Will Ross on the spiritual battle we all face.
Very early one Autumn morning some years ago, I drove to Loch Ard to make a photograph. At the far end there is a little jetty, sitting quietly where a small triangle of land kisses the water of the loch.
On the far side, directly opposite, was a little boathouse, with a small boat snuggled within.
I arrived there before dawn and set up my camera and then I waited. The image I captured that morning caught the very first glints of sunlight as dawn broke and caressed the still waters of the silvery loch, causing a gentle mist to arise out of it and setting the gold of the trees on fire.
Within two or three minutes, the whole scene was completely different; the mist had gone altogether, and the trees were bathed in the bright light of the morning. How I would have loved to have gone across the water to that beautiful little boathouse!
I clearly remember that frosty morning and the photograph I made – I have a printed version framed on the living room wall. Looking at it again this morning, it struck me that it seemed to say something to me about the spiritual life.
It can sometimes seem that the spiritual life is a continual battle of sorts. We always have one eye on the beautiful scene ahead, where we would like to be and feel we ought to be – but at the same time, we perceive how very far we have yet to go before we can reach that place.
The little spiritual boathouse across the water is in clear view but is seemingly unreachable – we are without a boat and feel stuck on the jetty of the present moment of our lives. And that can leave us feeling somewhat despondent.
Although this might be an understandable human response to where we see ourselves to be, it isn’t really a very helpful one. Despondency generally leads to acedia – that feeling of listlessness where we ultimately stop caring.
And in the spiritual life, acedia is deadly – subjected to it, we risk becoming that salt without flavour of which the Lord warns us in the Gospel, which is good only to be thrown out.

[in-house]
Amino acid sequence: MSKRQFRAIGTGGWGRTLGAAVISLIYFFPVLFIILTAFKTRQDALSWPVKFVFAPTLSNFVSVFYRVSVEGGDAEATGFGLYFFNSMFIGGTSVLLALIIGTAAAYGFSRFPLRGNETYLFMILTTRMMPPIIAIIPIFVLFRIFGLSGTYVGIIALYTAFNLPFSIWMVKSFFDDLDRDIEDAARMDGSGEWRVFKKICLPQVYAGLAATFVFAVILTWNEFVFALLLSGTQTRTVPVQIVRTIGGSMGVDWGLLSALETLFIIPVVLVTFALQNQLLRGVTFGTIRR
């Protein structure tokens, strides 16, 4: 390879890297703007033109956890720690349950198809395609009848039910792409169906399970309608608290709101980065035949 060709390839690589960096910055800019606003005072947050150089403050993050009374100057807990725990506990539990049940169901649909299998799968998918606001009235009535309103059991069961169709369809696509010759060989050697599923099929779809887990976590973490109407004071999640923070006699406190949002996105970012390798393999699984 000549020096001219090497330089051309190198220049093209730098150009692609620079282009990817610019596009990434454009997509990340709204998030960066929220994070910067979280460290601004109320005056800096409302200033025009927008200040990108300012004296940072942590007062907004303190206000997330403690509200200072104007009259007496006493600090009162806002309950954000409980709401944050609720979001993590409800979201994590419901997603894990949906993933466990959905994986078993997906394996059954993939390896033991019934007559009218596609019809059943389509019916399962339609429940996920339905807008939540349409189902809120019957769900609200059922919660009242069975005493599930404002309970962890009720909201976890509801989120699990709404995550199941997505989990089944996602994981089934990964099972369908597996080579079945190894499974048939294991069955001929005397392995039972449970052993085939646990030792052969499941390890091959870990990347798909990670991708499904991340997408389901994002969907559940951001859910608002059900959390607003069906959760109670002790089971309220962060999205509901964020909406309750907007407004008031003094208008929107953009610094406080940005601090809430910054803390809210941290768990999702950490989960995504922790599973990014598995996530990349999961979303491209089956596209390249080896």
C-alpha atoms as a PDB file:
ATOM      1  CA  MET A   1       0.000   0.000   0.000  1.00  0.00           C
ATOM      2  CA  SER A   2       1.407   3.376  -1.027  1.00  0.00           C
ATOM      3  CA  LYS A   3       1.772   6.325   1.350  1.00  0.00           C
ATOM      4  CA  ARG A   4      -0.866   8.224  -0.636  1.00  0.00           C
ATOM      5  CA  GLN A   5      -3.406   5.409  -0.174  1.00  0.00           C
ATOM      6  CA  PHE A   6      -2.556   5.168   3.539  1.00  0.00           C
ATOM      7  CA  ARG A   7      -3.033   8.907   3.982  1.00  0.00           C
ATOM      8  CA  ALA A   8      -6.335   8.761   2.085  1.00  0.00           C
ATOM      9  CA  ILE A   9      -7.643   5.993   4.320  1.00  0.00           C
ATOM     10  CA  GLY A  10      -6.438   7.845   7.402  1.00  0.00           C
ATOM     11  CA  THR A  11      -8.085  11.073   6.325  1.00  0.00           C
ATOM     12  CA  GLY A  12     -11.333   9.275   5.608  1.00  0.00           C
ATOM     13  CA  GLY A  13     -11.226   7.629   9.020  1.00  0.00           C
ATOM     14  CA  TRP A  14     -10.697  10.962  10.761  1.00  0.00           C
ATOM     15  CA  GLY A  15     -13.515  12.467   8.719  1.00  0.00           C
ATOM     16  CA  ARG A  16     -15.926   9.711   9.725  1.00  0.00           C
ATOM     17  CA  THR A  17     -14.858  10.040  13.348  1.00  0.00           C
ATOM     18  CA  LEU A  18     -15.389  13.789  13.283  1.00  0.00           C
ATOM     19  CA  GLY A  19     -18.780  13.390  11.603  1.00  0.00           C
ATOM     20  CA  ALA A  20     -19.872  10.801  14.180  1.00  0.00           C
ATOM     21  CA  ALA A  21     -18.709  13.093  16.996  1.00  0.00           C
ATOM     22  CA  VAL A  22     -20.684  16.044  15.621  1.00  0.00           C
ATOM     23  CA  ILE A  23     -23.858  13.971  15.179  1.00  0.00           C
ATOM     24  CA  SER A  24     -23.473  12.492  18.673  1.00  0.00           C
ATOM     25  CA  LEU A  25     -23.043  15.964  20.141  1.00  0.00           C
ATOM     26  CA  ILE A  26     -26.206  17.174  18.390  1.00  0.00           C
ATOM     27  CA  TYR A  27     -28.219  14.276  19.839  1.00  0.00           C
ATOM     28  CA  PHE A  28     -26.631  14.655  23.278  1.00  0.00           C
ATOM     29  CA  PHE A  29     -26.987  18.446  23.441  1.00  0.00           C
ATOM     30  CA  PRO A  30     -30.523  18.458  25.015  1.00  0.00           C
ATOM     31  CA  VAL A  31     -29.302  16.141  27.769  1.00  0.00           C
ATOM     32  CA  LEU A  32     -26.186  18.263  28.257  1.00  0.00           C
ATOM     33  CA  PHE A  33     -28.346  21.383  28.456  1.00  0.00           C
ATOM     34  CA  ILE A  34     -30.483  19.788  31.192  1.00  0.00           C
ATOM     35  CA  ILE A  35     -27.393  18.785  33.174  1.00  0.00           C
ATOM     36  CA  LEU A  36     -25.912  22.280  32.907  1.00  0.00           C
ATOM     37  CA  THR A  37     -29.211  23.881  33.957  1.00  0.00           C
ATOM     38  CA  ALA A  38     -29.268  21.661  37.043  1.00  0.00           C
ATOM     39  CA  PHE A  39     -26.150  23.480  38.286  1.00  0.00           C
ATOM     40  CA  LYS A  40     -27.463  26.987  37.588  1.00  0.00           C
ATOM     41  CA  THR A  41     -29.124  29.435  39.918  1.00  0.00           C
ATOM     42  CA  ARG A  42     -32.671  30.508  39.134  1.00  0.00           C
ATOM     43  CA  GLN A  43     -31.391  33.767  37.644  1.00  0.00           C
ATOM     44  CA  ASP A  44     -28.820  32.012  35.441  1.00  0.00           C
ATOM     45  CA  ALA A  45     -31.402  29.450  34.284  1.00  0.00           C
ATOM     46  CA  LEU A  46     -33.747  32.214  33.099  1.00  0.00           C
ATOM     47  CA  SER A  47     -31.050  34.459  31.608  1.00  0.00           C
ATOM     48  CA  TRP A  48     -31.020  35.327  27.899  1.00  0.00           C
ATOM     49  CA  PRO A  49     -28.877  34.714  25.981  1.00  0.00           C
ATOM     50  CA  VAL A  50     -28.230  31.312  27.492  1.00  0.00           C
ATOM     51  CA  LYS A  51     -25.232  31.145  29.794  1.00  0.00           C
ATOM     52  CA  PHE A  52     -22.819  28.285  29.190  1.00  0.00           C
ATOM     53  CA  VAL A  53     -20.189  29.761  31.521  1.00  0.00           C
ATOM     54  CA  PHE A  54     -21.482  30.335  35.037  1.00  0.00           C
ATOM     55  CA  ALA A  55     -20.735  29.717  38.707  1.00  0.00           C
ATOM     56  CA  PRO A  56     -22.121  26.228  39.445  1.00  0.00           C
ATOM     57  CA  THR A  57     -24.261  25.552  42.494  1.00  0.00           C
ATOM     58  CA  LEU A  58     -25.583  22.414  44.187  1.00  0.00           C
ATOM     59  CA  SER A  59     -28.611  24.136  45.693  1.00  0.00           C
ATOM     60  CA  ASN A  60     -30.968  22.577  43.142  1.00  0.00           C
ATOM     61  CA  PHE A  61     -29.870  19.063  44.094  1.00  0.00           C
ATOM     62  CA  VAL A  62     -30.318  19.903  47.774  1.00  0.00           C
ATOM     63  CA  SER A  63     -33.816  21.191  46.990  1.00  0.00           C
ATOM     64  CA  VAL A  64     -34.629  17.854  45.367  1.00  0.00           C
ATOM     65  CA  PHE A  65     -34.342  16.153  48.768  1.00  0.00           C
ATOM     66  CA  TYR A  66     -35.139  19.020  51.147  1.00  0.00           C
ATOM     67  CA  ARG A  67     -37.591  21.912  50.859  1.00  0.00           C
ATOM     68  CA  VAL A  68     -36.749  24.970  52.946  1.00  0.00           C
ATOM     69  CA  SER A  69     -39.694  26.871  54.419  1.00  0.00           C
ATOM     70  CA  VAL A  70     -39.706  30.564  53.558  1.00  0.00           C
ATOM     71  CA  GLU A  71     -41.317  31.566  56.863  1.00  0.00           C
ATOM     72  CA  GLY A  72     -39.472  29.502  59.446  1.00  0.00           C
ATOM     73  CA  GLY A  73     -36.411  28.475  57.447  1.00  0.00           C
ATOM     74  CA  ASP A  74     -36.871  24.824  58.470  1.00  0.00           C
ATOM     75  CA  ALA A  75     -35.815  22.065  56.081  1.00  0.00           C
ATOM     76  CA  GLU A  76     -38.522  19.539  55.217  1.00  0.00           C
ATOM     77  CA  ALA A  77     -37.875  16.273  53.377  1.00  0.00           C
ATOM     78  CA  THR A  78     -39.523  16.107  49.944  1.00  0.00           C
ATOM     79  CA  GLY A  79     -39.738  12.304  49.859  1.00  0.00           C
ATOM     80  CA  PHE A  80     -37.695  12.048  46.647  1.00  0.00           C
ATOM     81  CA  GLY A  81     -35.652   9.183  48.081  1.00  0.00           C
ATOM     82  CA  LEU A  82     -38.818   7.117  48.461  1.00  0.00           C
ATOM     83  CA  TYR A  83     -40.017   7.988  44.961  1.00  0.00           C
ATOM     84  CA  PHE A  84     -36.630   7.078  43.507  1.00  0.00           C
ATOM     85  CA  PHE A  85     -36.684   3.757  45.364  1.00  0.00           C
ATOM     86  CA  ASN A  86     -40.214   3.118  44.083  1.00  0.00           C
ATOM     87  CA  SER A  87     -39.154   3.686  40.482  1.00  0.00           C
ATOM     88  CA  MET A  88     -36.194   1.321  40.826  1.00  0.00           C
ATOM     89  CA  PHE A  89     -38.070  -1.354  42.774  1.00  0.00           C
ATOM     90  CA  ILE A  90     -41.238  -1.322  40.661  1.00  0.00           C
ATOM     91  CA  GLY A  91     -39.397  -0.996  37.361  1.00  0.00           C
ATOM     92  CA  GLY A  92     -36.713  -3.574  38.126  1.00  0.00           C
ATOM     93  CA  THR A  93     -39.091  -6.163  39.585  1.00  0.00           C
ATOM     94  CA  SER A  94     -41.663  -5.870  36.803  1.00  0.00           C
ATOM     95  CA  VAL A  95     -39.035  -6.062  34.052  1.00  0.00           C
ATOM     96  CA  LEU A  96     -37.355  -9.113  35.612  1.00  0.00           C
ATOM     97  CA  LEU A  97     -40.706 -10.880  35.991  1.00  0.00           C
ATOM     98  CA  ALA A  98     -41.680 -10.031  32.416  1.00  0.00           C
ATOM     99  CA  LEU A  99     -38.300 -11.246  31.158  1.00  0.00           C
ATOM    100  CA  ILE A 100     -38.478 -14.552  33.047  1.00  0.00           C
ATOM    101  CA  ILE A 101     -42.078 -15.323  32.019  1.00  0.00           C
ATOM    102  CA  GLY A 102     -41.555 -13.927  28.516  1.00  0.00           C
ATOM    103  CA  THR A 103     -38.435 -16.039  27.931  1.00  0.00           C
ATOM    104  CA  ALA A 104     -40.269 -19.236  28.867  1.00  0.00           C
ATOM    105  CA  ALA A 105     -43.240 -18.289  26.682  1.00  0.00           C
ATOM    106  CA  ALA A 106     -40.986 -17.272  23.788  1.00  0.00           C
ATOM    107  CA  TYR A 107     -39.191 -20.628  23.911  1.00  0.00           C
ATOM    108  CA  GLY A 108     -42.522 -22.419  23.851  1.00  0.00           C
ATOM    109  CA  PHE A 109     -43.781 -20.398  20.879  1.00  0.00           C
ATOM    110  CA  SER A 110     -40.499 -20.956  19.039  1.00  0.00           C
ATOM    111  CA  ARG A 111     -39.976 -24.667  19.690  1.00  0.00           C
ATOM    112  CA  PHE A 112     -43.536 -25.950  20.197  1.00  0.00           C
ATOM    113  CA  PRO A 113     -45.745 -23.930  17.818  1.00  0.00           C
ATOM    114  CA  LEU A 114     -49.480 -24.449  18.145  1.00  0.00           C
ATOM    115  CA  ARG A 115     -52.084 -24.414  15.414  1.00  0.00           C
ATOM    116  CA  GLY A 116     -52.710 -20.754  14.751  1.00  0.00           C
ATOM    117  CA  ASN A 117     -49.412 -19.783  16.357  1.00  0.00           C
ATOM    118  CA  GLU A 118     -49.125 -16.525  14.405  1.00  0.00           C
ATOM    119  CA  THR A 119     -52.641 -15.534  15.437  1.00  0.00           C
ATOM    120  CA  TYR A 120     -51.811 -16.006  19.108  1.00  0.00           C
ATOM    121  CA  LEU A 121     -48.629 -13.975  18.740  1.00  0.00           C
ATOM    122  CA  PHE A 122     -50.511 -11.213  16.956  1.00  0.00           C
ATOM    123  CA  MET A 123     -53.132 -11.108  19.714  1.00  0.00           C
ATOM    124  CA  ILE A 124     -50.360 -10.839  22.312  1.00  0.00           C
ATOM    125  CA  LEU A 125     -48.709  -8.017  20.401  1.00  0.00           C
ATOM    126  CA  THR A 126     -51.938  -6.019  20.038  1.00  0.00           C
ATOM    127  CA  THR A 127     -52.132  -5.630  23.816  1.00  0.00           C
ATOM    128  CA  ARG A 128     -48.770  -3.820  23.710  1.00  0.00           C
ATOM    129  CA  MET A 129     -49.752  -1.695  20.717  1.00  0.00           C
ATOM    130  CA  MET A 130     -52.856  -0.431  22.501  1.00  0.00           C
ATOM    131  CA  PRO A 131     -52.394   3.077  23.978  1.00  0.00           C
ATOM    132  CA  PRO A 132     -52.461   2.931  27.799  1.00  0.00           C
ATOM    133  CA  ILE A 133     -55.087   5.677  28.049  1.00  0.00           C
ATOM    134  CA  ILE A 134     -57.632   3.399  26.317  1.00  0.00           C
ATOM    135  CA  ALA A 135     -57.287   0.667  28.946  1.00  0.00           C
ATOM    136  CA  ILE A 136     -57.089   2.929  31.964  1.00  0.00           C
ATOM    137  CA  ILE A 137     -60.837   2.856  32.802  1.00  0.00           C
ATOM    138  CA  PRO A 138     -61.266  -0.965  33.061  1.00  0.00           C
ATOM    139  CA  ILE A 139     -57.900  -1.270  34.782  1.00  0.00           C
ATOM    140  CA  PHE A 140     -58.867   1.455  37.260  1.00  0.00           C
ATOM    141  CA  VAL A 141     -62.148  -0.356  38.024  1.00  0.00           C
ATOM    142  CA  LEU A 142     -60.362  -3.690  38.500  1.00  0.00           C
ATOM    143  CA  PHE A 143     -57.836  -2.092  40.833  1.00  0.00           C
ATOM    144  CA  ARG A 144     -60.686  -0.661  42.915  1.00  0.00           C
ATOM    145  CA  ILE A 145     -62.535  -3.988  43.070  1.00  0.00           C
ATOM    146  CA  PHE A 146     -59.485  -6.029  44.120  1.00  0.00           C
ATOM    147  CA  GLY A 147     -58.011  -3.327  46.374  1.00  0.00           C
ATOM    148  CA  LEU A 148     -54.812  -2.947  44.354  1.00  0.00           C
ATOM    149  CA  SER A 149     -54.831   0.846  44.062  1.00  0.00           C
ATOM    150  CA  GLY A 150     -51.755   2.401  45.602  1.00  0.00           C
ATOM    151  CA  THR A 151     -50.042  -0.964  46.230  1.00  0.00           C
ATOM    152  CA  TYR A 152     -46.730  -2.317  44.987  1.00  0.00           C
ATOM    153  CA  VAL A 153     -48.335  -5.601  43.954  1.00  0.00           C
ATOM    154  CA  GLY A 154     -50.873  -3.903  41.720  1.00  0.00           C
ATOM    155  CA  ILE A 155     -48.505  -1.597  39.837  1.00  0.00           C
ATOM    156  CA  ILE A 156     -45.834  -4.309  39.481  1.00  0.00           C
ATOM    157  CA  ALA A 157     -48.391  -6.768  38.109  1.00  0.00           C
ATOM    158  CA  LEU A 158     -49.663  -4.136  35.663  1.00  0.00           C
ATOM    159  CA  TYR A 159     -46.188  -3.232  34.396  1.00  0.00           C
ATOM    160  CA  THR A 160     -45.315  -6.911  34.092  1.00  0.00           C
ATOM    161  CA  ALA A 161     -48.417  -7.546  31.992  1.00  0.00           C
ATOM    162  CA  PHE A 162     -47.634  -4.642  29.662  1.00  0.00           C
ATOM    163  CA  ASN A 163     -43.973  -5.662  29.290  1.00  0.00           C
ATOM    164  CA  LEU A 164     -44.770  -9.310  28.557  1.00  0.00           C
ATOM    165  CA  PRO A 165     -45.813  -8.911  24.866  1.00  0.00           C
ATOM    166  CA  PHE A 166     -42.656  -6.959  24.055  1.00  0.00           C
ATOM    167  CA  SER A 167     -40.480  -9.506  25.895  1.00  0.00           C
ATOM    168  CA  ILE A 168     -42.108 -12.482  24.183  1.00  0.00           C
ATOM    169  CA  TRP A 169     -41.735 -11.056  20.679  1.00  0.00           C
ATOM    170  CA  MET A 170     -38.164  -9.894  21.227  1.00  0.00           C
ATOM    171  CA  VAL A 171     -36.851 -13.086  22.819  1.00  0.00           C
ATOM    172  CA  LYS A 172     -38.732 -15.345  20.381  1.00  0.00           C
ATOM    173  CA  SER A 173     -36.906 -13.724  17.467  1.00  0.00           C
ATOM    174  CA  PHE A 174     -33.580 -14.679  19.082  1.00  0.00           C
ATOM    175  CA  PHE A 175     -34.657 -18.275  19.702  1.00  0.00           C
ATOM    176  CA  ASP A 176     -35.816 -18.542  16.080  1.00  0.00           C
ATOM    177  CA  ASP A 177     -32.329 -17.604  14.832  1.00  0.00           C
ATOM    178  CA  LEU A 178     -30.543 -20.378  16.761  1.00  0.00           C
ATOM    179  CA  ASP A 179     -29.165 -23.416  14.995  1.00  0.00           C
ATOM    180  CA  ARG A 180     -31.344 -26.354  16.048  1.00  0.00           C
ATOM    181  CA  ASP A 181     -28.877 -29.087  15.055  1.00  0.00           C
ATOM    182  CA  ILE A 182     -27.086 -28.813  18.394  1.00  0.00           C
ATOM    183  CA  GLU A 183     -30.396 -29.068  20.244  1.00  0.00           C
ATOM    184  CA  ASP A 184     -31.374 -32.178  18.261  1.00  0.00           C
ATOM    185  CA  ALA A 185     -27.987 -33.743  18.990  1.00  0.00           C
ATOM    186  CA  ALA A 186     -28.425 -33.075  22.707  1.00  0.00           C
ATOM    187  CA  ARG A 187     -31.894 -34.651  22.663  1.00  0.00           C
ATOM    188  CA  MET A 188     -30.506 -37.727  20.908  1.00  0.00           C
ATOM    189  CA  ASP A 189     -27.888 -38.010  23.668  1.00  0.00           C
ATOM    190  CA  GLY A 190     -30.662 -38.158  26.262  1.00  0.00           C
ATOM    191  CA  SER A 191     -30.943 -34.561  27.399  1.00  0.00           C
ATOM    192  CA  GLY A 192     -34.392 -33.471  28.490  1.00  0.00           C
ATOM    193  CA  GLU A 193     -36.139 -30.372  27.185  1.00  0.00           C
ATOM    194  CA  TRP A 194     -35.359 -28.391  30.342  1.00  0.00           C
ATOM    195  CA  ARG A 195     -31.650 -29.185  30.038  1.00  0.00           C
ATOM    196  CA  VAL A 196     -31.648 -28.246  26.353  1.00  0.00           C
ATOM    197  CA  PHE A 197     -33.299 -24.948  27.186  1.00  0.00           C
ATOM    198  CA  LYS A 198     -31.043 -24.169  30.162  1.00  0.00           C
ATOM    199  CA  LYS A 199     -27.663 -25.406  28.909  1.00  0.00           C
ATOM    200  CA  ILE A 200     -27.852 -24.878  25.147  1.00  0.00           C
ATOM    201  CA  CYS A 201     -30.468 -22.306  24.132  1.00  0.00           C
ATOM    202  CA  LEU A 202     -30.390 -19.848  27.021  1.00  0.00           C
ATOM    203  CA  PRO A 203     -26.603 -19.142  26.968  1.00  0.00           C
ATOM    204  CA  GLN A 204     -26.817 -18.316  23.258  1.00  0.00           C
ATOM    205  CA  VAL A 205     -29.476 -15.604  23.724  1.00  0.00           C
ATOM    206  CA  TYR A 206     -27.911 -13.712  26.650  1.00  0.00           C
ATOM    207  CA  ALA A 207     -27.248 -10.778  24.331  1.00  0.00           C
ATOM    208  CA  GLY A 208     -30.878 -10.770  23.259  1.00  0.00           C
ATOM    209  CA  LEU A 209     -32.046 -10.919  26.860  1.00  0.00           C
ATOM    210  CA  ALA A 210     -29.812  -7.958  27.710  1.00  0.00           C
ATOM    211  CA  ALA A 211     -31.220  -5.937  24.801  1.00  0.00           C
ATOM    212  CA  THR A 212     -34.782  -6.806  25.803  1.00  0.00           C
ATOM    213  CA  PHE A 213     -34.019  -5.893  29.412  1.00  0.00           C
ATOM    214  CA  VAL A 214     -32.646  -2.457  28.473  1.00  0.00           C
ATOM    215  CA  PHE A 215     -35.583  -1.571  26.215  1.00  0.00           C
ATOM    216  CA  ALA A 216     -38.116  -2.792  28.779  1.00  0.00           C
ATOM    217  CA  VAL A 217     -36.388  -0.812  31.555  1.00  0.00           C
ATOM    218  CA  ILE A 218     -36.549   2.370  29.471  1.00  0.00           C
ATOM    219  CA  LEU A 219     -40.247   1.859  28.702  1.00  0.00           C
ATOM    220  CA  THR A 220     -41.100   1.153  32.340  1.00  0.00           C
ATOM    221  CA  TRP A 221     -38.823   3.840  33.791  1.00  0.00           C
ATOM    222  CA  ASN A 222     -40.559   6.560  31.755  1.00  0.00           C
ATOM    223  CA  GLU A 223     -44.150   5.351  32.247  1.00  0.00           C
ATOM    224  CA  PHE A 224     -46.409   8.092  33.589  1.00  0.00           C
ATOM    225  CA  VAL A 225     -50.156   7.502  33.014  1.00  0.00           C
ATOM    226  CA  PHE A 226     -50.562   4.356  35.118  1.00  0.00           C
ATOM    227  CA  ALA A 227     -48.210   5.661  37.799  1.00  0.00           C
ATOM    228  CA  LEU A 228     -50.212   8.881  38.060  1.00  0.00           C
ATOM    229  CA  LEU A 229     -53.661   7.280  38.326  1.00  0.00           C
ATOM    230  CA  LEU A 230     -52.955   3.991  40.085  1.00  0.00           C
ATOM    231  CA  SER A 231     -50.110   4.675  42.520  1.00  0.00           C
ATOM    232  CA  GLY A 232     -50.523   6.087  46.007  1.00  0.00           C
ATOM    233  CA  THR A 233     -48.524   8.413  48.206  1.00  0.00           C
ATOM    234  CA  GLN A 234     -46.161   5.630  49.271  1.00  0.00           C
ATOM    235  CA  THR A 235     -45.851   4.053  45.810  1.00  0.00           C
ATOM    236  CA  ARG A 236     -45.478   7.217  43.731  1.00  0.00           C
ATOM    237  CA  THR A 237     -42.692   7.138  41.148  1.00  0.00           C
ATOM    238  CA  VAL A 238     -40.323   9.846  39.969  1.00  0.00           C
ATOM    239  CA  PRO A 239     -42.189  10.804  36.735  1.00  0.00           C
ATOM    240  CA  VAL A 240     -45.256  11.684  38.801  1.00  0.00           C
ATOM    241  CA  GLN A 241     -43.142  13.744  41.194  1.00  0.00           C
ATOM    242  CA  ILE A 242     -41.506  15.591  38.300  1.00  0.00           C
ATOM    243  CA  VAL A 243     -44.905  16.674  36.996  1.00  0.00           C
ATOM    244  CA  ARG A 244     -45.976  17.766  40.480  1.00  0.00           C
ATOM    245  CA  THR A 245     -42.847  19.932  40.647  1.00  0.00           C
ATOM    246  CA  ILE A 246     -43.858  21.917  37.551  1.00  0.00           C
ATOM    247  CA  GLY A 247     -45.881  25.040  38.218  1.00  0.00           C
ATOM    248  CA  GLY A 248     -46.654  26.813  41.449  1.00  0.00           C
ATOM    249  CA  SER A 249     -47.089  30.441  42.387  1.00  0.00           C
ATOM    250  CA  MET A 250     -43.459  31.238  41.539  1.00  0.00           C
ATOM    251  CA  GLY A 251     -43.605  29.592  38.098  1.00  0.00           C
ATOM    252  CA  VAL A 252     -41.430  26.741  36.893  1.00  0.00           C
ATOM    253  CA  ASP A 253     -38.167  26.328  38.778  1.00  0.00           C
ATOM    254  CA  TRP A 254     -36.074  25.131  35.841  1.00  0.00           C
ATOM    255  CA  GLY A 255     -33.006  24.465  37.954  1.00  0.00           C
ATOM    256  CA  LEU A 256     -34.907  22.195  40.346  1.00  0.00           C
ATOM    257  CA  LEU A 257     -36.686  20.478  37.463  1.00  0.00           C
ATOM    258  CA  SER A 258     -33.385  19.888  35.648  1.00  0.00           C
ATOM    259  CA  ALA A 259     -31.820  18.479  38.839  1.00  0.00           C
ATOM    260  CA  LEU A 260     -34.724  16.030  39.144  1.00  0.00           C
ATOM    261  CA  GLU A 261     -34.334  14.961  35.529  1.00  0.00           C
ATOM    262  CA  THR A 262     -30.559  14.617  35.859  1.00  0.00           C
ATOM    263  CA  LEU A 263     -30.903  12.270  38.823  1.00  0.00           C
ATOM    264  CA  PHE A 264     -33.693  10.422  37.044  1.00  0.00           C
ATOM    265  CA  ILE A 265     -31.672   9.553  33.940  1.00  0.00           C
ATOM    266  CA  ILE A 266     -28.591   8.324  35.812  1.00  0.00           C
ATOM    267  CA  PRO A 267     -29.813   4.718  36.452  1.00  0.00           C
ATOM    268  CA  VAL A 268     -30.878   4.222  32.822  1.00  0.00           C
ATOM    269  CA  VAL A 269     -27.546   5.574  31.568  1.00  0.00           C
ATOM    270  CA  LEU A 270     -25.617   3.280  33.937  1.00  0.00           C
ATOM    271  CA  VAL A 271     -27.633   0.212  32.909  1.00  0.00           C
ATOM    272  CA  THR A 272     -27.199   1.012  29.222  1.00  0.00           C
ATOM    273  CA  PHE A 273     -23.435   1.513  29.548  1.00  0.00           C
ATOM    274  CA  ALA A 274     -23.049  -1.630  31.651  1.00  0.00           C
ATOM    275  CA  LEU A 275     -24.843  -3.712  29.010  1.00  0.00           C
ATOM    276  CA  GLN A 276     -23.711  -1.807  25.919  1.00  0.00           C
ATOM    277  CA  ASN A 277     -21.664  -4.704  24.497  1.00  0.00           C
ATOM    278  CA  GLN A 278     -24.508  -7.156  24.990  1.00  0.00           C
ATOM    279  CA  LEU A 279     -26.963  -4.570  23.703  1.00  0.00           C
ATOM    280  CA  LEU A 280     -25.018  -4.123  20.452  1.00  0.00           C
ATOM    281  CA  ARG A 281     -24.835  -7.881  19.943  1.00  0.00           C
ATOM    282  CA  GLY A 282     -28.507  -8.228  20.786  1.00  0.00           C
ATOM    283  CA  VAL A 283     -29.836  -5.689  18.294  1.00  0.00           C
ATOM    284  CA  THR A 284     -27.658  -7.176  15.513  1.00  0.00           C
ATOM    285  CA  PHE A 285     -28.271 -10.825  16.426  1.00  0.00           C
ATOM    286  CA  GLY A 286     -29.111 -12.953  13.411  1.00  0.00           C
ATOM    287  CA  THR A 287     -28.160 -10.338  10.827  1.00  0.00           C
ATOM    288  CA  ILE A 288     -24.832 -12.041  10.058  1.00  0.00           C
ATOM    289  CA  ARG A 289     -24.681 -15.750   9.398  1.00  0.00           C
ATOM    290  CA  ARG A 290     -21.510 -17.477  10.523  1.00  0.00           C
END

Consequently, we need to fight any sense of acedia and keep going. Catholics call this ‘perseverance’. Perseverance is especially necessary in the realm of prayer, that crucial foundation of the spiritual life.
The Catechism tells us: “Prayer is a gift of grace but it always presupposes a deter- mined response on our part because those who pray ‘battle’ against themselves, their surroundings, and especially the Tempter who does all he can to turn them away from prayer. The battle of prayer is inseparable from progress in the spiritual life.”
And there we have it. Prayer and progress are deeply intertwined when it comes to the ‘battle’ of the spiritual life; when one deteriorates, so does the other.
Many of us will recognise this description of that moment when acedia – the antithesis of perseverance – tempts us to stop and to give up. “What’s the point?” we ask ourselves, while a quiet voice whispering somewhere in the background tells us that prayer is useless, that it is not listened to and will not be answered.
It is in precisely this moment that we need to draw water from the well of per- severance, refreshing ourselves sufficiently that we are able to keep going, if only a little longer.
What matters most is that we do not stand still, that we do not stop praying.
The particular form of our prayer matters less than the fact we are praying. Sometimes, we can submerse ourselves deeply in prayer, whether of the Rosary, the Hours or something else.
But there are other times, too – moments when prayer seems all but impossible to us. At those moments, it may be that all we can manage is that intense cry of the heart directed silently toward Heaven, which expresses what words cannot.
Perhaps that is the most authentic prayer of all. It reflects something of that look of Christ upon the Cross, His eyes gazing to Heaven in the midst of His desolation. It is the cry of one heart, reaching out to another heart. And that singular cry always reaches its divine destination.
Our own battles will not always reach those depths – but they will occur, even if less intensely; and so perseverance in prayer is necessary for every single one of us.
Prayer is the bridge between the divine and the human. It is the ‘connection’ we make which allows us to reach out to the One who has first reached out to us, seeking our willing response.
Our physical life is impossible without air; our spiritual life is impossible without prayer. Perseverance in prayer is our sign that the ‘battle’ described by the Catechism is still being waged, that it has not been lost.
Will Ross recently retired after more than 30 years as a nurse in the NHS, the last 18 as a specialist nurse for dementia. He enjoys writing and photography.